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Nils Schlebusch, Courtesy Jacob's Pillow Dance

Wonder what's going on in ballet this week? We've rounded up some highlights.

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American Contemporary Ballet presents five Fred Astaire and Ginger Rogers duets this week. Victor Demarchelier, Courtesy ACB.

Wonder what's going on in ballet? We've rounded up some highlights.

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Joaquin De Luz in Prodigal Son, one of his most celebrated roles. De Luz retires from New York City Ballet this week. Photo by Paul Kolnik, Courtesy NYCB.

Wonder what's going on in ballet this week? We've pulled together some highlights.

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Ballet Stars
ACB's Summer Premieres features two new ballets by artistic director Lincoln Jones. Photo by Anastasia Petukhova, Courtesy ACB.

Creating new work is a staple for American Contemporary Ballet founder and artistic director Lincoln Jones. For the Los Angeles-based company's Summer Premieres program, August 2-12, Jones created two pieces "in absolute contrast to each other." The longer of the two, titled Transfigured Night, is set to Austrian-American composer Arnold Shoenberg's 1899 masterpiece Verklärte Nacht. We caught up with Jones to hear about the very personal research that went into his new ballet.

What's on deck for this summer's annual premieres program?

I'm making two ballets, one quite long and one very short. The program will open with Candide Overture, which is the overture to Leonard Bernstein's Candide. The second piece will be Transfigured Night. I started with the Shoenberg, which is this 30-minute, very beautiful piece about the inward lives of two lovers. I thought that the Bernstein would be interesting in absolute contrast to that. It's super extroverted and has all of these ebullient rhythms. I wanted to do something for the Bernstein centennial.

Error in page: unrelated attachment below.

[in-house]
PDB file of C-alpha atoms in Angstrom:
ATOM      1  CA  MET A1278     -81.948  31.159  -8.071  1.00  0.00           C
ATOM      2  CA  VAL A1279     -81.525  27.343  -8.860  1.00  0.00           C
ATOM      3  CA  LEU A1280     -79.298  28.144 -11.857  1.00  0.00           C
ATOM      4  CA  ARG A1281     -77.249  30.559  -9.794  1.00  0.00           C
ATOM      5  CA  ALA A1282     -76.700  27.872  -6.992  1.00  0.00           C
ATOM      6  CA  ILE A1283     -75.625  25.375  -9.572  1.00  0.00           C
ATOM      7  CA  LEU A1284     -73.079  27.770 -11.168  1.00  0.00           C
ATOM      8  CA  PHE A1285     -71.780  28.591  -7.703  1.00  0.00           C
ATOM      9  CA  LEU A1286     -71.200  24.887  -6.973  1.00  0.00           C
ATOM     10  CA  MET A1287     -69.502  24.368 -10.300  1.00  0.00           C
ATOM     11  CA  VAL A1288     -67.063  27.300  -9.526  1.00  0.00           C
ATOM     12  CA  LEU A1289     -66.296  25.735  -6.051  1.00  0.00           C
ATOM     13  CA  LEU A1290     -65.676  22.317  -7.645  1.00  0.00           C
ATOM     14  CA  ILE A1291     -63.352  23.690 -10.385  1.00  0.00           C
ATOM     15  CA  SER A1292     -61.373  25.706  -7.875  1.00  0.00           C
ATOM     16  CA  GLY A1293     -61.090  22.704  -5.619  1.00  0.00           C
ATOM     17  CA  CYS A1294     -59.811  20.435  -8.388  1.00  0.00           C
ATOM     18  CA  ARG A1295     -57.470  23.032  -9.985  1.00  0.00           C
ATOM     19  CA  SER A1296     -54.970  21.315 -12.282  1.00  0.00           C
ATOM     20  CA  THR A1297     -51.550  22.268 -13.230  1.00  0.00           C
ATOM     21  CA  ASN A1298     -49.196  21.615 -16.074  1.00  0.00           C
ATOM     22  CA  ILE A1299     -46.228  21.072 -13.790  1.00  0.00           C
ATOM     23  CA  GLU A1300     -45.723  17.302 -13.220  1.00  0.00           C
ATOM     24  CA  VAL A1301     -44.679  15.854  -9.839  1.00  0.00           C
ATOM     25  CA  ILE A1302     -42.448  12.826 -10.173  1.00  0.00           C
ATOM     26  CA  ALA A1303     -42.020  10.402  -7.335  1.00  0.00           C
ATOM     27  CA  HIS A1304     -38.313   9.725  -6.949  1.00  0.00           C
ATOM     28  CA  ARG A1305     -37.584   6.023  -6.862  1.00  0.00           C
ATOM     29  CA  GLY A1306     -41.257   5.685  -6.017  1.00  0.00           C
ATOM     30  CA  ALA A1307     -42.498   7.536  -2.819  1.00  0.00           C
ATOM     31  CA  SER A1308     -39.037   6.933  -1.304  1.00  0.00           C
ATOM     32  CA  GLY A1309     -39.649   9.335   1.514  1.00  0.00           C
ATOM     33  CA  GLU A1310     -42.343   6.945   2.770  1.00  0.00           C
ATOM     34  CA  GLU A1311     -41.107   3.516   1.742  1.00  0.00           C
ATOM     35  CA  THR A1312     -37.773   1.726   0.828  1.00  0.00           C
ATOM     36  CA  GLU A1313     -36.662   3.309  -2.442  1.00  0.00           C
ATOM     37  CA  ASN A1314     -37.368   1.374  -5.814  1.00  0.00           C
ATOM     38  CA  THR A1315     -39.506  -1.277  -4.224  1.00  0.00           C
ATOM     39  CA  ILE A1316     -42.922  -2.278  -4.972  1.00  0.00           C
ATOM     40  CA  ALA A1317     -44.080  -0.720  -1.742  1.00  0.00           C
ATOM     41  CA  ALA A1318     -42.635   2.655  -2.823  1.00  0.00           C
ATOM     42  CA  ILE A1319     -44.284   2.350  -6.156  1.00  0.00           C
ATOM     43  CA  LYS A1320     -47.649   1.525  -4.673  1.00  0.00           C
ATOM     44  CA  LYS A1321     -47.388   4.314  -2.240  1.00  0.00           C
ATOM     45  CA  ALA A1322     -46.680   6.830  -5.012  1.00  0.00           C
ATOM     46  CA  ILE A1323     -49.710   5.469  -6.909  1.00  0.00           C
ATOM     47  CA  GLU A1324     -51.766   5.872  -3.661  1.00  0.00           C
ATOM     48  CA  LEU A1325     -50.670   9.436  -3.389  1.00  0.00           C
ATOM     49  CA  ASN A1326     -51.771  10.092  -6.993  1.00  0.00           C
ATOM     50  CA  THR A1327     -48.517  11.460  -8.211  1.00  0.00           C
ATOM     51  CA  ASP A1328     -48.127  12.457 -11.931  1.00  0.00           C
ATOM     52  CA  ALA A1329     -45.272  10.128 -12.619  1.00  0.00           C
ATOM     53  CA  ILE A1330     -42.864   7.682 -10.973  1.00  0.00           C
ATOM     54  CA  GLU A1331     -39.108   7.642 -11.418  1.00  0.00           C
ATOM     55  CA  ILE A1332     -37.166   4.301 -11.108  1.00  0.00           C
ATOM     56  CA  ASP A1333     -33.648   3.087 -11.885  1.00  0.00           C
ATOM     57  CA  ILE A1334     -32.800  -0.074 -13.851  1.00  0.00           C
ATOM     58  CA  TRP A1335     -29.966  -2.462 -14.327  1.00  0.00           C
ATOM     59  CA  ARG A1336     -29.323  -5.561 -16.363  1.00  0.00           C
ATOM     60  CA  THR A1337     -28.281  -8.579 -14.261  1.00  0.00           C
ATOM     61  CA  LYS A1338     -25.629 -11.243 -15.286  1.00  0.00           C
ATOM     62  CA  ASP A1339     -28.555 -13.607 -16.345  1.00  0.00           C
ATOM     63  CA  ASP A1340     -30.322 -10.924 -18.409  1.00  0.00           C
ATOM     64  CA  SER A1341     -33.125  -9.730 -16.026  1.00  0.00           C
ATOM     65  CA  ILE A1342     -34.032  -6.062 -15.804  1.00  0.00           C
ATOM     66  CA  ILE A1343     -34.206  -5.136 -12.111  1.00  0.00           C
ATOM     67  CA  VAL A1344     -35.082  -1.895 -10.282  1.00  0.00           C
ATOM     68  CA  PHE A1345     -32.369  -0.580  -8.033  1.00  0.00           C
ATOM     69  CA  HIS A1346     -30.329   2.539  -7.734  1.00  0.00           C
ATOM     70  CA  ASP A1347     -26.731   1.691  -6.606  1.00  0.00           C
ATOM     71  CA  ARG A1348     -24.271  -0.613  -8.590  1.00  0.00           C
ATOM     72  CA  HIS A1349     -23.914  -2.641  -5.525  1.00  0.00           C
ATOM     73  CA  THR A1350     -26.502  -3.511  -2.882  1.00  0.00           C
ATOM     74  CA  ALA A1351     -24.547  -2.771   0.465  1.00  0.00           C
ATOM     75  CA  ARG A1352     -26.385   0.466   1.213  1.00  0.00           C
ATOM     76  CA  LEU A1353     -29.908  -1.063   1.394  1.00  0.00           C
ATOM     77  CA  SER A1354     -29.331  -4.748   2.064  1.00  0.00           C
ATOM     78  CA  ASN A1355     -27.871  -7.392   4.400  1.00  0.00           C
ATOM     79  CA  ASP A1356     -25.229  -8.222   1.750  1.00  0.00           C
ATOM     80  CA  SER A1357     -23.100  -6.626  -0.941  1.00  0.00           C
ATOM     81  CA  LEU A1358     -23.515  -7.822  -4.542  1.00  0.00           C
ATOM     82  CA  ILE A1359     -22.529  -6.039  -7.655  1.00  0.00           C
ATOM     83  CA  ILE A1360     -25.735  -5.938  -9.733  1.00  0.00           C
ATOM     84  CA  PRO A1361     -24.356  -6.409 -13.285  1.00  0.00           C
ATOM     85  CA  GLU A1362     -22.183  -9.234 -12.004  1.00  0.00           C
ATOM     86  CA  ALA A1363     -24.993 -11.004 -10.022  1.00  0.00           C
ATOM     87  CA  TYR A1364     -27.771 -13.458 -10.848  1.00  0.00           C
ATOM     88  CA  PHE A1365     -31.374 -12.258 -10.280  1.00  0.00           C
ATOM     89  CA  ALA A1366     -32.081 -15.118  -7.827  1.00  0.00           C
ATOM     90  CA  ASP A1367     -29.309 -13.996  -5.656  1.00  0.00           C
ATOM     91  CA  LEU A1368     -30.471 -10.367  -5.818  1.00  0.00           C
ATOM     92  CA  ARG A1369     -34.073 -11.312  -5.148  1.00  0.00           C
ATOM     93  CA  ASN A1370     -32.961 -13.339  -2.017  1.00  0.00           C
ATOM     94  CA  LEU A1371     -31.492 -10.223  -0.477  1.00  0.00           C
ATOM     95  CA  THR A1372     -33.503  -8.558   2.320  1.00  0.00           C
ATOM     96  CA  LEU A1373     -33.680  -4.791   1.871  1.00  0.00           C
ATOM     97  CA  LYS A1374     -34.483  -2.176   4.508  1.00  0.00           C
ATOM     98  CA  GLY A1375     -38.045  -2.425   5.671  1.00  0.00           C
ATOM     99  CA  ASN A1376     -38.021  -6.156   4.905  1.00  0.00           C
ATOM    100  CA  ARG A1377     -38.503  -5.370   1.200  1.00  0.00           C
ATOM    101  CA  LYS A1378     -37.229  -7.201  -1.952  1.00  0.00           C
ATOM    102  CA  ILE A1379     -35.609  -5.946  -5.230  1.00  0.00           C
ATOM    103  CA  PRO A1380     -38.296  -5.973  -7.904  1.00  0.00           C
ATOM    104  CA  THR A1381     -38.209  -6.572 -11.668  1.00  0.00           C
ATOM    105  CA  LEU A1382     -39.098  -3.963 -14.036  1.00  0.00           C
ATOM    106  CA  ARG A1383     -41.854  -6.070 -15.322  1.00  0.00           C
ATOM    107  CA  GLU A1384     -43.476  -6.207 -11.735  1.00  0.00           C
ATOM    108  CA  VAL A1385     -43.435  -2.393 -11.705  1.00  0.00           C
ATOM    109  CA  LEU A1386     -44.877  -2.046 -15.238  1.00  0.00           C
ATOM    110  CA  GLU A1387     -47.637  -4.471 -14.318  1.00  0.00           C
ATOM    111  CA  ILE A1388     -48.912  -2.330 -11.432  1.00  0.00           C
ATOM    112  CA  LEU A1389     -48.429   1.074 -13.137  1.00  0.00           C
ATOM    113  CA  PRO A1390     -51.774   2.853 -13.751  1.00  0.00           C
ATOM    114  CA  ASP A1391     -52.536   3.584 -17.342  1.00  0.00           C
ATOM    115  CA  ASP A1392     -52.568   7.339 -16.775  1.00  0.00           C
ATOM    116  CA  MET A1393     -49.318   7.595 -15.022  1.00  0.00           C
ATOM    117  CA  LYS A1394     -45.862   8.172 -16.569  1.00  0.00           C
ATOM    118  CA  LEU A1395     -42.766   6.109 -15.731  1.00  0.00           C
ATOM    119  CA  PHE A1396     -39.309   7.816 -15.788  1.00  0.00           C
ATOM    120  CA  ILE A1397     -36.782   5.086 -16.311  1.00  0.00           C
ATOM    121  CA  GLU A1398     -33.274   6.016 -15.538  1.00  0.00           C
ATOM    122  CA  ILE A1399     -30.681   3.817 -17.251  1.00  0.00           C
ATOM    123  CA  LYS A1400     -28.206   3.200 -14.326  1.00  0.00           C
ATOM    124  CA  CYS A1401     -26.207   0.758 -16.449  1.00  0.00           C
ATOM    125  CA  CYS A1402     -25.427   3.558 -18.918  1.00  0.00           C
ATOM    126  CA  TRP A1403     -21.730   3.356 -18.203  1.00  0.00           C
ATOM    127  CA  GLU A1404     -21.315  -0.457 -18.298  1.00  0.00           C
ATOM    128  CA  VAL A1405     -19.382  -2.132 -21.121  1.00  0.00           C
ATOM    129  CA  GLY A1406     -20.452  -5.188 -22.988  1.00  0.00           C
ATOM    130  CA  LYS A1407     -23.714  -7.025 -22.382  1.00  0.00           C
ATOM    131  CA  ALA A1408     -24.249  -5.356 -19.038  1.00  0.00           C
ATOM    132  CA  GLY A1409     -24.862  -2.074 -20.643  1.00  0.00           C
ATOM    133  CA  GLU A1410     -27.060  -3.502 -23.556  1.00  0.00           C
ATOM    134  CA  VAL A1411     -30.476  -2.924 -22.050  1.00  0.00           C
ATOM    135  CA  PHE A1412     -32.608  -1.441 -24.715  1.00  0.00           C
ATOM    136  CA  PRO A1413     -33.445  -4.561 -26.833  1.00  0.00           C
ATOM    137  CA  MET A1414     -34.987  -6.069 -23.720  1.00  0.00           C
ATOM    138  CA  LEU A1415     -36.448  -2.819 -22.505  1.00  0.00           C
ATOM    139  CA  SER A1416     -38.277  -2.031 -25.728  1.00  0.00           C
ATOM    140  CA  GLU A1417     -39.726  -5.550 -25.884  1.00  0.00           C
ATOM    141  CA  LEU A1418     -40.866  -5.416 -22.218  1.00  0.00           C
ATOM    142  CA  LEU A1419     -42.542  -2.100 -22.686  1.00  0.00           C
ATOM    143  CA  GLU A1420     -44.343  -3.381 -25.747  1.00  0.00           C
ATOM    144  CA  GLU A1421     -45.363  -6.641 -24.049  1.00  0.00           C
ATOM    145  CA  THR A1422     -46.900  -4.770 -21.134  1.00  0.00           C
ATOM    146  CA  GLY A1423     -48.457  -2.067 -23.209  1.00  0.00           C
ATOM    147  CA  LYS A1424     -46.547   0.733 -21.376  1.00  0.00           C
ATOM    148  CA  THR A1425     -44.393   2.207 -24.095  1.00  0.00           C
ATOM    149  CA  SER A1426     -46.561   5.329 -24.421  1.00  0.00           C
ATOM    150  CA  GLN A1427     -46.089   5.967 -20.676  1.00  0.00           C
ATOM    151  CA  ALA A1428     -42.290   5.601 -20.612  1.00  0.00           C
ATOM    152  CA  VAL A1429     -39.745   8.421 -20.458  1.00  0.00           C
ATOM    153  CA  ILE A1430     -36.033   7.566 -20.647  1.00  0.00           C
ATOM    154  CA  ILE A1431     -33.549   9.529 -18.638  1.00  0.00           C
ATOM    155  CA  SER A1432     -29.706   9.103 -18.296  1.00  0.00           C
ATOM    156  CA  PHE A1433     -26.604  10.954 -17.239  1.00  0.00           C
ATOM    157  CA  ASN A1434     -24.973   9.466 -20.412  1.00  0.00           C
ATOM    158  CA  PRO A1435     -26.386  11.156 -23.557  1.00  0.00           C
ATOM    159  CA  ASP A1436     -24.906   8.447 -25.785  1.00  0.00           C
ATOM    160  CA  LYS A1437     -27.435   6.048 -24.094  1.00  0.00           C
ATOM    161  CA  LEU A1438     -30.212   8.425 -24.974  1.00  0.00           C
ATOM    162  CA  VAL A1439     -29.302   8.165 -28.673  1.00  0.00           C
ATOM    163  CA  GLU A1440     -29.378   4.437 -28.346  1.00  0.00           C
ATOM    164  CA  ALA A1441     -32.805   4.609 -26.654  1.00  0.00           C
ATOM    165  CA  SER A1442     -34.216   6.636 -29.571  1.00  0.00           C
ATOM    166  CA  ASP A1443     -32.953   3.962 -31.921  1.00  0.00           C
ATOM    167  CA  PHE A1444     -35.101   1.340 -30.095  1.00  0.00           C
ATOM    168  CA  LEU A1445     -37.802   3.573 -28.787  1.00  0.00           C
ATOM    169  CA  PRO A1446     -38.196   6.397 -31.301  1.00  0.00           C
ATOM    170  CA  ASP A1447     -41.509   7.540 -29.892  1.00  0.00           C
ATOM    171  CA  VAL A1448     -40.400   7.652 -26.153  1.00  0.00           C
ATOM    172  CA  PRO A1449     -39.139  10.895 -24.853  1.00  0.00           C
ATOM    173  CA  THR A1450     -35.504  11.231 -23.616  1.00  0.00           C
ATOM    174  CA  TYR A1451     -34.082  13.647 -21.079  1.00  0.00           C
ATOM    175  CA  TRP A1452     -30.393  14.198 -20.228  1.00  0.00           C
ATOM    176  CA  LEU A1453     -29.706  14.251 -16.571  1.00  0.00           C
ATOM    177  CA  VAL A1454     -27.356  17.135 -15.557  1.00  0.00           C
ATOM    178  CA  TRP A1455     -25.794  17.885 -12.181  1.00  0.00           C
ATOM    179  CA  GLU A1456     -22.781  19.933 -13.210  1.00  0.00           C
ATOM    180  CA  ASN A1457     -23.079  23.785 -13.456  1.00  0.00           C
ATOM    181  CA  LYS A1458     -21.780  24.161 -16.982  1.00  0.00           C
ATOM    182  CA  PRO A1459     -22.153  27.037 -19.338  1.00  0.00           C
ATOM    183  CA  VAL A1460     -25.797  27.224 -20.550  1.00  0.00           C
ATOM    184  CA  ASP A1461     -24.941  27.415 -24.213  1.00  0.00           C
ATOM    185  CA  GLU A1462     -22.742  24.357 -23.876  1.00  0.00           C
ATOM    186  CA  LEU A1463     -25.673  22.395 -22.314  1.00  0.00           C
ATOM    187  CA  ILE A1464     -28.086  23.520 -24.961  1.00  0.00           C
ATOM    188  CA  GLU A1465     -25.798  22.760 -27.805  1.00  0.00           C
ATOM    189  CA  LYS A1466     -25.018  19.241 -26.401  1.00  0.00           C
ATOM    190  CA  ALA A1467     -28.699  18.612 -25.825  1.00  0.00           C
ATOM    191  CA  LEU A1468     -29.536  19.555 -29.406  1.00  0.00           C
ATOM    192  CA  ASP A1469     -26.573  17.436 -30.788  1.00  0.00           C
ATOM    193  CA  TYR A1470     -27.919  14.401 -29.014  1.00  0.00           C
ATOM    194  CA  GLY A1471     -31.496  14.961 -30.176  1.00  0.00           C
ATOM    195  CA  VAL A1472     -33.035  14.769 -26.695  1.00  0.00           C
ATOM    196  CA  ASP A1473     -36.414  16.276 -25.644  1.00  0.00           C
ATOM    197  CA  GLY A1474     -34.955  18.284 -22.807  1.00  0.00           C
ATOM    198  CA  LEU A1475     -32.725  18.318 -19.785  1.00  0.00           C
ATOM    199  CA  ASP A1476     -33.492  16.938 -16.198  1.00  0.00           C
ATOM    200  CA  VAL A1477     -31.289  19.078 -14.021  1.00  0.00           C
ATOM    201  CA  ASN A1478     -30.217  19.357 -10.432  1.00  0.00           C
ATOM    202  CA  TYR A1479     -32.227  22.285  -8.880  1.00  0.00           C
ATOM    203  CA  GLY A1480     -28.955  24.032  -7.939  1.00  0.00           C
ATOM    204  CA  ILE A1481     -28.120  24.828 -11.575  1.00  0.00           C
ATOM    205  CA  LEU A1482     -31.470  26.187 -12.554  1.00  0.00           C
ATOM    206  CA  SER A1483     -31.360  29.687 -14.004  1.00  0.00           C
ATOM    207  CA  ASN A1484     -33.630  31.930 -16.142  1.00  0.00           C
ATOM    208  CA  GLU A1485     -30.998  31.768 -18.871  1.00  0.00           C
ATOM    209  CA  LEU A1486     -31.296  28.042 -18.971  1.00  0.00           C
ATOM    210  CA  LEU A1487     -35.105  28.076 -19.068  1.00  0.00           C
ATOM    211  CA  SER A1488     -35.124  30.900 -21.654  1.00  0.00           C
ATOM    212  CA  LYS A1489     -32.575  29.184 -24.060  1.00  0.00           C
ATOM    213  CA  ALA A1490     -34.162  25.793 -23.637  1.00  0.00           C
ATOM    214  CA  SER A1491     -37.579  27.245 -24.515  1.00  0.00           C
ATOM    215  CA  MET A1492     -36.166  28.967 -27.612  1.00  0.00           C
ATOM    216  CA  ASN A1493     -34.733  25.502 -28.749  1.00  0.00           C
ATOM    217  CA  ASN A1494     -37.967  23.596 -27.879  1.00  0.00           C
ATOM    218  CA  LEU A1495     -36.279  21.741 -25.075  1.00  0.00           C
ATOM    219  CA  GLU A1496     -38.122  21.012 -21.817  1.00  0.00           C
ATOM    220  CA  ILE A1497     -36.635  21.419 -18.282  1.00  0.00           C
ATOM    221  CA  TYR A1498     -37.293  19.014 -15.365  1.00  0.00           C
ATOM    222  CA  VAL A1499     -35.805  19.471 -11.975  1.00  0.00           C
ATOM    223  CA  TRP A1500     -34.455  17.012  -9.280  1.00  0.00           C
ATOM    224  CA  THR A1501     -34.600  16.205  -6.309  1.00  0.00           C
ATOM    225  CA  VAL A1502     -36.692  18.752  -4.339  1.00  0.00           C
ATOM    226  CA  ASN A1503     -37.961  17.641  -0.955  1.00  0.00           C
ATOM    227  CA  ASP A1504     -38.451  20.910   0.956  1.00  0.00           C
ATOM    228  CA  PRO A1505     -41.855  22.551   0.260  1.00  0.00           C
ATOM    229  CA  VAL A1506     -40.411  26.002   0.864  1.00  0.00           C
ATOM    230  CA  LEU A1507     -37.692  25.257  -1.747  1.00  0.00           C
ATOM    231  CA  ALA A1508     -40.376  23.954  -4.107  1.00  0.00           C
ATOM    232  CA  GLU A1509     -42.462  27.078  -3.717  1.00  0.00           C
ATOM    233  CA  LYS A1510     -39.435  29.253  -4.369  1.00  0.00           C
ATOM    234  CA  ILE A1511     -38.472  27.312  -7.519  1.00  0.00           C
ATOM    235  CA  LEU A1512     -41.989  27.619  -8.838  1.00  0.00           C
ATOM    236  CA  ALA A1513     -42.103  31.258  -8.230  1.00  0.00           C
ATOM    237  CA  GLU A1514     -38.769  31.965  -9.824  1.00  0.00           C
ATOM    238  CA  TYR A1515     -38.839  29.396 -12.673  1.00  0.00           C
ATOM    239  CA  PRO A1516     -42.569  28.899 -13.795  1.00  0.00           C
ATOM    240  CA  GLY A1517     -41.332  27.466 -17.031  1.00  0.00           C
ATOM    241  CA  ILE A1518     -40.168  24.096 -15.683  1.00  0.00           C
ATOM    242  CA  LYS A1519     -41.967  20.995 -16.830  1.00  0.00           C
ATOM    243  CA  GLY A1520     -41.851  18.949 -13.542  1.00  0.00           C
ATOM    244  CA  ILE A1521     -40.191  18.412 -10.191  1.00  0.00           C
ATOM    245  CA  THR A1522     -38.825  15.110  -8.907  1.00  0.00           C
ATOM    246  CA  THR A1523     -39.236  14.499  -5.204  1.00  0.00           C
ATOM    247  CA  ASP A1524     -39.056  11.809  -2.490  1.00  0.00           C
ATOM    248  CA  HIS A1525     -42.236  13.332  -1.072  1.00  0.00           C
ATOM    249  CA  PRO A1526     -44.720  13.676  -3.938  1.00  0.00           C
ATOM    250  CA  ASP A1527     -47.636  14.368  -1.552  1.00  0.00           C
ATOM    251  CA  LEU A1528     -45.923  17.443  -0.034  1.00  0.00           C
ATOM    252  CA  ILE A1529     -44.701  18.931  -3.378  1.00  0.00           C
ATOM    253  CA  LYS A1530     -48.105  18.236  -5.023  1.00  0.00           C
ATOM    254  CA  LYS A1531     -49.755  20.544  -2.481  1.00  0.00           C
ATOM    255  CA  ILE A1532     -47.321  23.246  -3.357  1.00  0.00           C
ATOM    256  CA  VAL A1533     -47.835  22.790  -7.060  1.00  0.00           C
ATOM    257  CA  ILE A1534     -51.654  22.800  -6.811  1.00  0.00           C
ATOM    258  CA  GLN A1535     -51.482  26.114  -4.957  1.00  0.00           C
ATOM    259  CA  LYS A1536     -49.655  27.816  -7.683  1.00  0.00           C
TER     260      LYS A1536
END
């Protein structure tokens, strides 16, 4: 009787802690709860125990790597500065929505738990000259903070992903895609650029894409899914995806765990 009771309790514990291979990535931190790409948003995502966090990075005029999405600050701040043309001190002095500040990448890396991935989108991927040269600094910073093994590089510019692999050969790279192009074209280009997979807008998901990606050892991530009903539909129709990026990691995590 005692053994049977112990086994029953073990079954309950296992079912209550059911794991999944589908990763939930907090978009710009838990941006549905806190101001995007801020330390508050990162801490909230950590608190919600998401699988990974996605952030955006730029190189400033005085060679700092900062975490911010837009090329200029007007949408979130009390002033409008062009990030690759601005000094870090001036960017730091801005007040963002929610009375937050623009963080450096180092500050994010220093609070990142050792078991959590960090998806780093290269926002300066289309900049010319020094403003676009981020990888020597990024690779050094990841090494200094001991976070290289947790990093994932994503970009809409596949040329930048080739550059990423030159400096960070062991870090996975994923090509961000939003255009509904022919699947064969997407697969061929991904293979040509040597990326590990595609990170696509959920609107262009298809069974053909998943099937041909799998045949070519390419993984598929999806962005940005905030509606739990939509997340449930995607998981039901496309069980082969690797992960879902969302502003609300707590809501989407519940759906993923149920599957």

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Patricia Delgado in Pam Tanowitz's "Solo for Patricia 2017." Photo by Erin Baiano, Courtesy Vail Dance Festival.

Wonder what's going on in ballet this week? We've pulled together some highlights.


Vail Dance Fest Enters Its Second Week

With half a month devoted to creating new art in the midst of stunning nature, Vail Dance Festival seems a dancer's paradise. Last week marked American Ballet Theatre's festival debut. The second week of performances, starting July 30, brings even more amazing ballet, with dancers and choreographers presenting a slew of new collaborations and premieres. Get the scoop on each program below.

Alonzo King LINES Ballet Takes the Vail Stage

July 30-31, Alonzo King LINES Ballet presents two different programs. The first performance, is a free, family-friendly event held in the Avon Performance Pavilion. The second, held at the Gerald R. Ford Amphitheater, presents two works by King: Sand, a piece from 2016 set to jazz music, and Biophony, an exploration of the Earth's diverse ecosystems.

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Costume sketches for Alexei Ratmansky's new "Harlquinade" for ABT. Courtesy ABT.

Wonder what's going on in ballet this week? We've pulled together some highlights.


ABT's New Harlequinade is Finally Here

The long wait for Alexei Ratmansky's Harlequinade for American Ballet Theatre is finally over. June 4-9, catch ABT at the Metropolitan Opera House in this bold and colorful tribute to the Italian commedia dell'arte traditions, based on the archival notes of Marius Petipa. If this trailer by Ezra Hurwitz is any indication, this new story ballet is sure to delight (fingers crossed that those dogs make their way to the stage).

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Ballet Careers
Artists of Wonderbound in "Snow." Photo by Amanda Tipton, Courtesy Wonderbound.

As a student in a pre-professional ballet school, one of the best parts of performing in company productions was getting to be in the midst of the action with the company dancers. In Nutcracker, for example—between my all-important moments of dancing glory (the two minute children's dance)—I'd eavesdrop on the party parents' conversations and (sometimes PG-13) jokes.